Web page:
The Gunston Hall apartments will survive, at least for now. The City Council unanimously reversed the decision of the Board of Architectural Review for the Old and Historic District and denied permission to demolish the garden-style apartment building.
“It’s not about whether I think the proposed development is good or not,” said Mayor William D. Euille at Saturday’s public hearing. “It’s also not that I think Gunston Hall apartments is a particularly attractive building: it’s not. The building is clearly historically significant and every historic preservation organization in the city has come here today to support it. That’s the reason I am voting to reverse the BAR’s decision.”
The 56-unit building was built in the late 1930s in consultation with the National Park Service. “We believe that it provides an appropriate gateway to the parkway and is in keeping with the memorial character of the George Washington Memorial Parkway,” said Audrey Calhoun, who spoke on behalf of the National Park Service. “It is clear that the city consulted with the Park Service before erecting the building and that the Park Service approved its design. It is of historic significance and should not be demolished.”
GUNSTON HALL APARTMENTS were designed by Harvey Warwick. “He was well known for designing garden apartments in the 1930s and 1940s,” said Eileen Fogarty, the director of Planning and Zoning for the city. “The building was the first garden apartment building built along the parkway and was designed to house government workers during World War II. It is an all brick structure.”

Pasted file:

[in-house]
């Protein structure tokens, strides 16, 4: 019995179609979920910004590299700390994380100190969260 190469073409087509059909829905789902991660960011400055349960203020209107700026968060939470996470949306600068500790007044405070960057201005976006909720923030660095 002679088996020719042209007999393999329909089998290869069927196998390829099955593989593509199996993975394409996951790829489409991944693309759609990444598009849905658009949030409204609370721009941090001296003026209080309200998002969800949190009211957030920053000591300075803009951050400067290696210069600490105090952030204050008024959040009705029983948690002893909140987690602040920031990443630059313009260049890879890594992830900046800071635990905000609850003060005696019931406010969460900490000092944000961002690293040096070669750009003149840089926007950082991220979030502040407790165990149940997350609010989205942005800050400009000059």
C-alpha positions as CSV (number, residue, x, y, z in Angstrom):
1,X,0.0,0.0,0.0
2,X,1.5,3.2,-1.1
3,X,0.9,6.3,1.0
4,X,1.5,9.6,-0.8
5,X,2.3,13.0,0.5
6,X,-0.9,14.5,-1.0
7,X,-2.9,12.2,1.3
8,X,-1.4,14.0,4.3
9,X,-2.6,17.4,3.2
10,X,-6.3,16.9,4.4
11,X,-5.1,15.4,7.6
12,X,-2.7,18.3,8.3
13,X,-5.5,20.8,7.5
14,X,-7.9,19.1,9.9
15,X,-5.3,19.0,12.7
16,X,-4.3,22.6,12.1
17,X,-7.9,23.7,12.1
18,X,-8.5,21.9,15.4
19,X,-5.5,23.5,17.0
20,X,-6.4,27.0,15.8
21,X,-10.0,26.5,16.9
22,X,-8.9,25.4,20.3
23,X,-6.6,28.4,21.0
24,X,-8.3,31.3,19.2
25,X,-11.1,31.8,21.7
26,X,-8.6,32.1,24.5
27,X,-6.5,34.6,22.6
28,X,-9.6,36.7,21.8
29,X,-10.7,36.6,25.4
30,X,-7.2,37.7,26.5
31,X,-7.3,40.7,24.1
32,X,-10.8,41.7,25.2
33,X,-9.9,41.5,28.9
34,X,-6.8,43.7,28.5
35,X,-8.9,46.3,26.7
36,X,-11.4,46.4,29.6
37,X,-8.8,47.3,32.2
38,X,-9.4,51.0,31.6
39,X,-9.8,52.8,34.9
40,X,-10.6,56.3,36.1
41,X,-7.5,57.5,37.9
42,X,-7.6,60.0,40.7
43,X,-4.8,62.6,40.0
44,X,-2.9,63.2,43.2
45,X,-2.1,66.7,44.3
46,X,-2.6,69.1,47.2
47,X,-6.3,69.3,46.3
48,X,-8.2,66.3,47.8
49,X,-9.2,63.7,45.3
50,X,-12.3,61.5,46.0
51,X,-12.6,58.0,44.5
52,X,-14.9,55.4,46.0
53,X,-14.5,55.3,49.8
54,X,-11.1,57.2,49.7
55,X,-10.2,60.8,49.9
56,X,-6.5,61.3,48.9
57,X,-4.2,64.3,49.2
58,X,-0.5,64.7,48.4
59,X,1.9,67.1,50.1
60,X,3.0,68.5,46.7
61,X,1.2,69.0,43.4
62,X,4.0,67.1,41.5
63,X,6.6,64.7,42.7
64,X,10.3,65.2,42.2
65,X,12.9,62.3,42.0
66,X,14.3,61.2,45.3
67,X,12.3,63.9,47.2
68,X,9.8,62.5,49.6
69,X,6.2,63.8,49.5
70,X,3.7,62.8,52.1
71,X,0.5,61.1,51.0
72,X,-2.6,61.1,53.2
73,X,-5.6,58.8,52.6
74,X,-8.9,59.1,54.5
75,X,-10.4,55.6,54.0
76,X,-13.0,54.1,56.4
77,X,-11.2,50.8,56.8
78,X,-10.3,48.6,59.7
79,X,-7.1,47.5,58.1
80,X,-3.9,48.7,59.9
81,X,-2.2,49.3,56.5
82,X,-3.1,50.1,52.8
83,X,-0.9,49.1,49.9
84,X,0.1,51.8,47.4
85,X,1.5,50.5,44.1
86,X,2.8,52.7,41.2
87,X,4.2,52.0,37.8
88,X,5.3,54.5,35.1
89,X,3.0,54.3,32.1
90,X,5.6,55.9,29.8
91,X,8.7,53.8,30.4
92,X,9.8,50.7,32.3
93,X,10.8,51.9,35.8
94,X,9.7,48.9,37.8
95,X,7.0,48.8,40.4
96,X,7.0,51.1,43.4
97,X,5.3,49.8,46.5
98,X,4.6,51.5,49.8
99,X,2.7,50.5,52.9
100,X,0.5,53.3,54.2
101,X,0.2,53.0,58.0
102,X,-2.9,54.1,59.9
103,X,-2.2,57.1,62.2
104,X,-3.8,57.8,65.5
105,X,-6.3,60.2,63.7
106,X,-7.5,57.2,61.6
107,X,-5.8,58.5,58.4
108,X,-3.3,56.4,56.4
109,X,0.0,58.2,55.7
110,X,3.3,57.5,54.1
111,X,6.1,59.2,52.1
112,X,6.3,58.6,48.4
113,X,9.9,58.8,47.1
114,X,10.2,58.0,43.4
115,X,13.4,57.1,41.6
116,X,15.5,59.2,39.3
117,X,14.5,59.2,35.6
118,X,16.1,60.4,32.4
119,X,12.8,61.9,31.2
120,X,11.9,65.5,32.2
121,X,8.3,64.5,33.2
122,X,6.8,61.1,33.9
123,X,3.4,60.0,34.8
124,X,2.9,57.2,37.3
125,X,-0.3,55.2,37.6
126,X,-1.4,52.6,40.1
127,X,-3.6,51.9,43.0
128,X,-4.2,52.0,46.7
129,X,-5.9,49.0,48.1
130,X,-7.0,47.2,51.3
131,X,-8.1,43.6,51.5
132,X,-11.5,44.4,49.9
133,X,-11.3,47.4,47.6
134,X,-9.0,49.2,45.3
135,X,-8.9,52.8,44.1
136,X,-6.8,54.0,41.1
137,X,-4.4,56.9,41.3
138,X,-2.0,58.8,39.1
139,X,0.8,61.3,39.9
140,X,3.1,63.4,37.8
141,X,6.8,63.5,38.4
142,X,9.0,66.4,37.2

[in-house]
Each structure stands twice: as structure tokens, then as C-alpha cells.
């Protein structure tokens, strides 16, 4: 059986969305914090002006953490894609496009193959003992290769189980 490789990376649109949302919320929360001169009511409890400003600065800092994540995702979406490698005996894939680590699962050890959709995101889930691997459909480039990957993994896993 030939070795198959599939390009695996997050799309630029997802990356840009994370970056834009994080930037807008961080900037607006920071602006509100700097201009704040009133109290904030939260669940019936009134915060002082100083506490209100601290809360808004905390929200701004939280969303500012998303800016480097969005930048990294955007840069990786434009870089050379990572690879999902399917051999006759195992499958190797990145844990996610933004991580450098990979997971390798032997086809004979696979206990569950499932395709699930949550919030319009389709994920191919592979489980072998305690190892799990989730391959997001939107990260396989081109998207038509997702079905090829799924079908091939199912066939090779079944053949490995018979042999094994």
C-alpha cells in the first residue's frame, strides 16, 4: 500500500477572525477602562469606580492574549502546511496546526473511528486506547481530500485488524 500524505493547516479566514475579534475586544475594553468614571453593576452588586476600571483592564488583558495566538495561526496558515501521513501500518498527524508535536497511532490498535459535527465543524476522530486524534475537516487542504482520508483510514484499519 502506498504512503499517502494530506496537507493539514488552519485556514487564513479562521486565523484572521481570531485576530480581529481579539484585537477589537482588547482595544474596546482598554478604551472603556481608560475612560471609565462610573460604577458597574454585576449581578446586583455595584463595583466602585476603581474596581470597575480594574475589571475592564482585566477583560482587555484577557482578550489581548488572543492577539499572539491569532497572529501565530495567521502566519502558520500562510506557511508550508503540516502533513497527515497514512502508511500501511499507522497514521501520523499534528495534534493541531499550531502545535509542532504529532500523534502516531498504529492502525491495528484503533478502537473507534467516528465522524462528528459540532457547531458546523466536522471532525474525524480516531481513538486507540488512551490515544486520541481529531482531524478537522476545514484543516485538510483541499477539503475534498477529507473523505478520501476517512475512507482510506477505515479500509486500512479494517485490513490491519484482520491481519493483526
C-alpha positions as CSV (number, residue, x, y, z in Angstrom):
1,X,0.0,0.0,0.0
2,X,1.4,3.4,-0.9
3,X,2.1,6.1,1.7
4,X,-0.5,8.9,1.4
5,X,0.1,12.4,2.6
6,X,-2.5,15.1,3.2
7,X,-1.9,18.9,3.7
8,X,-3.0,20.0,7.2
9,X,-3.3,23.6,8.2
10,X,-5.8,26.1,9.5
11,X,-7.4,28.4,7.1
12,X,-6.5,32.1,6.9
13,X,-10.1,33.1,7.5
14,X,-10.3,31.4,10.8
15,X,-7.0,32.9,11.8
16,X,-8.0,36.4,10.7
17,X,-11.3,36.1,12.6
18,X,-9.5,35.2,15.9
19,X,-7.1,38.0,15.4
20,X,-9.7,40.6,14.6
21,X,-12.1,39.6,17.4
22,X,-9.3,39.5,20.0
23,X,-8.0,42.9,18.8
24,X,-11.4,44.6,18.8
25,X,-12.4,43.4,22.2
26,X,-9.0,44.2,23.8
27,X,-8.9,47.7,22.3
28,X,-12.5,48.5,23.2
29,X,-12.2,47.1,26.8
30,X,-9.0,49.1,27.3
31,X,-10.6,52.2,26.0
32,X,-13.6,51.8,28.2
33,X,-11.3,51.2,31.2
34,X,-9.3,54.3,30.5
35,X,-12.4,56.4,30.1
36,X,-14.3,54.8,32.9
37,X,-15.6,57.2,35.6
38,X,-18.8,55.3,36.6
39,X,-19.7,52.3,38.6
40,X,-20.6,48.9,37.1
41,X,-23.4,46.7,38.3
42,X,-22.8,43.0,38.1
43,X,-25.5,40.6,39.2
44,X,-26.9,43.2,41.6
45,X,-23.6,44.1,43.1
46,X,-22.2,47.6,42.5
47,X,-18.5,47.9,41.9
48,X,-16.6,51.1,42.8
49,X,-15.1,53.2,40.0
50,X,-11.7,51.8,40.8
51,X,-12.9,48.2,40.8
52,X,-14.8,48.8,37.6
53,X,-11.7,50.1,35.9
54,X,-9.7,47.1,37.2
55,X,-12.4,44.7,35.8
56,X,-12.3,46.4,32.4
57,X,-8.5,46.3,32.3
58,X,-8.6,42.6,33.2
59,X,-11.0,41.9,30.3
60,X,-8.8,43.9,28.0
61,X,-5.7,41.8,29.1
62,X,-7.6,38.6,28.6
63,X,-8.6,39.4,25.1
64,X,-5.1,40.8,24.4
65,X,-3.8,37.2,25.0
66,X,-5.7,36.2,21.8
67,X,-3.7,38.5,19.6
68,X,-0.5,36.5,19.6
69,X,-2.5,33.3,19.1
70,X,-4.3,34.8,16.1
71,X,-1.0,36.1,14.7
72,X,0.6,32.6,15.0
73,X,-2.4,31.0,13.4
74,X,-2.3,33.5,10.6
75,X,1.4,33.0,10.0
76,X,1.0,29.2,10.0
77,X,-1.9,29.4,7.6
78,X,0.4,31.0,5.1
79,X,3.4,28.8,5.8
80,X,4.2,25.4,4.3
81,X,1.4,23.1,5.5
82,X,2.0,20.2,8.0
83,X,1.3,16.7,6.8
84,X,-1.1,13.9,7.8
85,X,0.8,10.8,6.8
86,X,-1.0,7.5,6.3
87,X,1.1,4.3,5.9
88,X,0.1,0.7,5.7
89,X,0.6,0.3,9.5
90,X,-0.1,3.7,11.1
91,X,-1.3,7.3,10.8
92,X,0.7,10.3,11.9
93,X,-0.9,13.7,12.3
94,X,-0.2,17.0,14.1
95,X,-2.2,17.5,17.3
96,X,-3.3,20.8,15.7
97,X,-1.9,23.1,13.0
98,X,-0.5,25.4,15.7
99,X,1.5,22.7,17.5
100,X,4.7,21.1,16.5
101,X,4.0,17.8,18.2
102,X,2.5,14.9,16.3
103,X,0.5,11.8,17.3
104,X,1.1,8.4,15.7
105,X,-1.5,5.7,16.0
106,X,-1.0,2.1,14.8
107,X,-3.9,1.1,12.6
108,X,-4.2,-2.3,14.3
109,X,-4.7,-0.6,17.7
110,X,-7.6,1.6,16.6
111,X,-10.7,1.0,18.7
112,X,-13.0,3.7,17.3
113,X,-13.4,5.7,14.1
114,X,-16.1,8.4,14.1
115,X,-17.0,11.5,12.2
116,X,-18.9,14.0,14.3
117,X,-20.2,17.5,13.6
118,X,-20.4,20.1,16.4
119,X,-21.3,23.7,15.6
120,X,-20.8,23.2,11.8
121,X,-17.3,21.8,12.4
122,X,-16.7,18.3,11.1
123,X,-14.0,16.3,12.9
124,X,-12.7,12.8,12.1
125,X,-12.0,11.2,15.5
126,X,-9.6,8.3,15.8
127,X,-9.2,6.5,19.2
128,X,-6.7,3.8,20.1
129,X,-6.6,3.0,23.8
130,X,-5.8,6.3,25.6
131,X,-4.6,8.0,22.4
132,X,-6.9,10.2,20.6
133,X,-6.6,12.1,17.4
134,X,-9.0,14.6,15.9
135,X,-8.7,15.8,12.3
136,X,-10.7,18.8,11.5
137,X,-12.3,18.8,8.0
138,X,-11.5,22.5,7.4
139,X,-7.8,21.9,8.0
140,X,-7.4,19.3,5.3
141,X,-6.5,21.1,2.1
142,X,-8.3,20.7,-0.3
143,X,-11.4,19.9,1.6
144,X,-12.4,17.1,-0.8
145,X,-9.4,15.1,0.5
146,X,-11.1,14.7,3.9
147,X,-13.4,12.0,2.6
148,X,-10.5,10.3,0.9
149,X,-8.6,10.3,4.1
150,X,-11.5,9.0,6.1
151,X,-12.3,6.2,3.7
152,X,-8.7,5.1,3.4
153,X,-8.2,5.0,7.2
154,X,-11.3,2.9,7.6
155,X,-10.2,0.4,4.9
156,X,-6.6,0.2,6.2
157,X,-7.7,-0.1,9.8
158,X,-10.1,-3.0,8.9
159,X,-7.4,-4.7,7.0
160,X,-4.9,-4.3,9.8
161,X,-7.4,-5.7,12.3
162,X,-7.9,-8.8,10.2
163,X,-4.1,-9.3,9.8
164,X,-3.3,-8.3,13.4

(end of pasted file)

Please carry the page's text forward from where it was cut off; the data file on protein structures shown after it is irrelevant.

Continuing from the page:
The developer’s historic architect agreed about the historic nature of the building but disagreed as to its historic significance. “Not everything that is old is of historic significance,” said Ann Adams.
The developer is proposing to build luxury condominiums and townhouses on the site. “Currently there is no off street parking at Gunston Hall and the building turns its back to Washington Street and to Green Street,” said attorney Harry Hart, representing the developer and owner. “By building parking on the site, we would take 50 to 70 cars off the streets of Old Town.”
Many of the Green Street neighbors agreed. “The building is an eyesore,” said one neighbor. “We look forward to a new building that will be well maintained and will certainly increase our property values.”
NEITHER THE BAR nor council could consider the economic impact of a new development. “That is not how the BAR decision should have been made,” said Councilman Ludwig Gaines. “And yet, there were several pages of discussion about just that. They should not have considered it and neither should we.”
Gunston Hall apartments currently rent for less than most apartments in the city. “By allowing this building to remain, we do not wish to imply that we are promising that it will remain affordable housing,” Euille said. “Once the apartments are renovated and upgraded, the rents may increase significantly.”
Also, if the property cannot be sold for a reasonable price within the next 12 months, the owner may proceed to demolish the current structure without city approval. At that time, the new proposed development could go forward as a by-right project. The city will continue to work with the current owner of the property.